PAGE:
Photo by Darel James/ Viking- Art major Anthony Sok, 28, Left alongside drawing/painting major, Everett Bbcock, 24 observes displayed work by artist Keith Walsh in the LBCC art gallery at the LAC. Works from the creative minds of Walsh and Kim Abeles were on display in the gallery Wednesday, Feb. 11 from 4 to 7 p.m.
Photo by Darel James/ Viking- Art major Anthony Sok, 28, Left alongside drawing/painting major, Everett Bbcock, 24 observes displayed work by artist Keith Walsh in the LBCC art gallery at the LAC. Works from the creative minds of Walsh and Kim Abeles were on display in the gallery Wednesday, Feb. 11 from 4 to 7 p.m.

By Darel James / Staff Writer

The LAC art gallery in the K Building was filled with interested students, employees and visitors on Wednesday, Feb. 11 during  the Keith Walsh and Kim Abeles art exhibition.

The exhibition was the first of the Spring semester. Gallery coordinator Trevor Norris said, “I encourage the people coming in to ask questions, look around, get to know the space and enjoy the work.” Norris is in his first full year as coordinator.

Visitors glancing along the gallery walls had a choice of viewing both solo galleries by each artist.

Abeles presented visitors a 120-foot photographic masterpiece titled “The Golden Mile.” The project consisted of individual photographs taken over four years. The pictures were then stitched together creating a lengthy photographic banner.

Displaying the entire main street of West Bromwich in the West Midlands of the United Kingdom, the piece included 1506 photographs. Abeles said, “I’ve always been a person to just dive into my work.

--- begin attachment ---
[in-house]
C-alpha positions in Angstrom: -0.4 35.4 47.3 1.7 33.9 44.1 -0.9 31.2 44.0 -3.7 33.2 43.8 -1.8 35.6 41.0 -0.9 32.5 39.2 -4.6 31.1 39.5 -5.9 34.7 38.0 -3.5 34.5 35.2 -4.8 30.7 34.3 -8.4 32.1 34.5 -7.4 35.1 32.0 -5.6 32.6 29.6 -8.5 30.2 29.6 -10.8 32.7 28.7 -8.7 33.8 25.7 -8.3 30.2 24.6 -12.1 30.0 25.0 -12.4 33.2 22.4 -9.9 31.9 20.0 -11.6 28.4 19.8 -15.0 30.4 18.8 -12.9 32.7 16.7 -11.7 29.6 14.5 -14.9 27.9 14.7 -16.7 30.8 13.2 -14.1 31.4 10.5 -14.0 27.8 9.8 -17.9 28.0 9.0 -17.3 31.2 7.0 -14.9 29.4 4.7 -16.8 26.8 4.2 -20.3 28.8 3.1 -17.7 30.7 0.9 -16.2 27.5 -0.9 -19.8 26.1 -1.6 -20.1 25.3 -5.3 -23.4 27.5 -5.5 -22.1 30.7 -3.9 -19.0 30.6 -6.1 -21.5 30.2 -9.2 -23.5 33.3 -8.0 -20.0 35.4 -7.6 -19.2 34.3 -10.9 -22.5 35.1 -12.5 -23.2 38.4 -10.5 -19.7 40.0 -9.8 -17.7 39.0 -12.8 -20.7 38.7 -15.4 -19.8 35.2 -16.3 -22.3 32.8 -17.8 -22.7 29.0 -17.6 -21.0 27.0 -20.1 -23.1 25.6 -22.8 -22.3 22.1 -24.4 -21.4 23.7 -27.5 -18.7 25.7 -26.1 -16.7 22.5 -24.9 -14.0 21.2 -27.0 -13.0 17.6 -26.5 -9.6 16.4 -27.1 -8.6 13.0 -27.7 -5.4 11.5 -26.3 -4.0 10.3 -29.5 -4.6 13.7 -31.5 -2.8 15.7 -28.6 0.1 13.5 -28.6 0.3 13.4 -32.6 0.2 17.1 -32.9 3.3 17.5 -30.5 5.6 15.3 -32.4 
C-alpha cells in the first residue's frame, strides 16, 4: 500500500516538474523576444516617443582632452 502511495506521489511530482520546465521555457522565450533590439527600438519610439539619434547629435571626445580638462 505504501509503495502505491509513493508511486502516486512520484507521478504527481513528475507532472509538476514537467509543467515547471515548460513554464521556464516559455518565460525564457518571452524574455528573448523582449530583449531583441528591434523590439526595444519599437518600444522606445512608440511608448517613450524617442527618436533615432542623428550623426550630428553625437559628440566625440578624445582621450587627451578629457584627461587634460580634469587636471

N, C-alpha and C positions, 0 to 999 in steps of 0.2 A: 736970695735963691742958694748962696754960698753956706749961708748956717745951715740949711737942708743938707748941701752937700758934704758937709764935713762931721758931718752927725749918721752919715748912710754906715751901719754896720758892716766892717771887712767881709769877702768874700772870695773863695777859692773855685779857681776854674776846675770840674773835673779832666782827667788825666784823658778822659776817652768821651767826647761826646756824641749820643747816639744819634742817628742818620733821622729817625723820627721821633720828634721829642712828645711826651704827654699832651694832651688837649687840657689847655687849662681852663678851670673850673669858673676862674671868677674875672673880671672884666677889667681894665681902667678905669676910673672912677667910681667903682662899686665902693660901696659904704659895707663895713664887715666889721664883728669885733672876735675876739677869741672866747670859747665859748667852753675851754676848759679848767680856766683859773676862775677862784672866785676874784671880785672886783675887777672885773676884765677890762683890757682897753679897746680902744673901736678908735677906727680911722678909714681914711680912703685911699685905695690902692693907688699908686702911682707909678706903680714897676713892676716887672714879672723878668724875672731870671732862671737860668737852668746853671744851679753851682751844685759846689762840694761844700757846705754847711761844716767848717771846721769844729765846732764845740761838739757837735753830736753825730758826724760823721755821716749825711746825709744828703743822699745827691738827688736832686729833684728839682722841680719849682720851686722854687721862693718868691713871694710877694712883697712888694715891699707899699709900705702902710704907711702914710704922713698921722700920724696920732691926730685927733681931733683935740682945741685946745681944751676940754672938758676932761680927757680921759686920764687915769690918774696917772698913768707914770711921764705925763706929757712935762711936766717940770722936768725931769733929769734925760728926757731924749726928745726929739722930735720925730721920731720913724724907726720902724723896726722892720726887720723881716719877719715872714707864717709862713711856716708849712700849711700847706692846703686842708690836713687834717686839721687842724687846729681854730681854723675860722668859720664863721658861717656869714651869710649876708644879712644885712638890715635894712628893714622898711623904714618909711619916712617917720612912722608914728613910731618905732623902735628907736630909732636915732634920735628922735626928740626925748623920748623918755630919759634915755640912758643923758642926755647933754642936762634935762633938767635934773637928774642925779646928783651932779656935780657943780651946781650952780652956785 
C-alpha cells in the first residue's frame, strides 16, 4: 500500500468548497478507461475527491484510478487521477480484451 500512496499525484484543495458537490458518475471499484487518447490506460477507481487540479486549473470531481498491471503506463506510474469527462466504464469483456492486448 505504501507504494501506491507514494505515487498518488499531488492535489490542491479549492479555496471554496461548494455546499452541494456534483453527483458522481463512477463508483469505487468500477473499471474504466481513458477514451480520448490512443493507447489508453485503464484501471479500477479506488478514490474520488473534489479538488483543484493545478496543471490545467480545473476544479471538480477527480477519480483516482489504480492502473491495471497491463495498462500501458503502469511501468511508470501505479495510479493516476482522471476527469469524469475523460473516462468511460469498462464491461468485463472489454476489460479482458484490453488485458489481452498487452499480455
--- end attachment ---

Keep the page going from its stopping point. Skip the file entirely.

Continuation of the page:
“Whenever I have been curious about something in the world, I have always tried to make myself part of it.”

Walsh took visitors on a journey through the process of creating art with his work. Titled “The Cabs,” short for cabinets, Walsh wanted to show observers the stages of creating starting from 2-D paper to 3-D sculpture.

Sculpture models placed in the center of his gallery worked in connection with sketched drawings along the walls.

The drawings represented the beginning of the art process such as basic shapes, color choices and measurements for the finished piece. The sculptures themselves were the finished product.

Walsh said, “I wanted to remind observers of the wonder of form, knowing the sense of shape and its dimension. It comes from an idea that has no dimension which you must create.”

For more information on upcoming exhibitions and general information, people may contact the LBCC art gallery at 562-938-4815. Current gallery hours are Monday and Thursday 9 a.m.–3 p.m., Tuesday and Wednesday noon–7:30 p.m. On Saturday, March 7, the gallery will open from noon-4 p.m.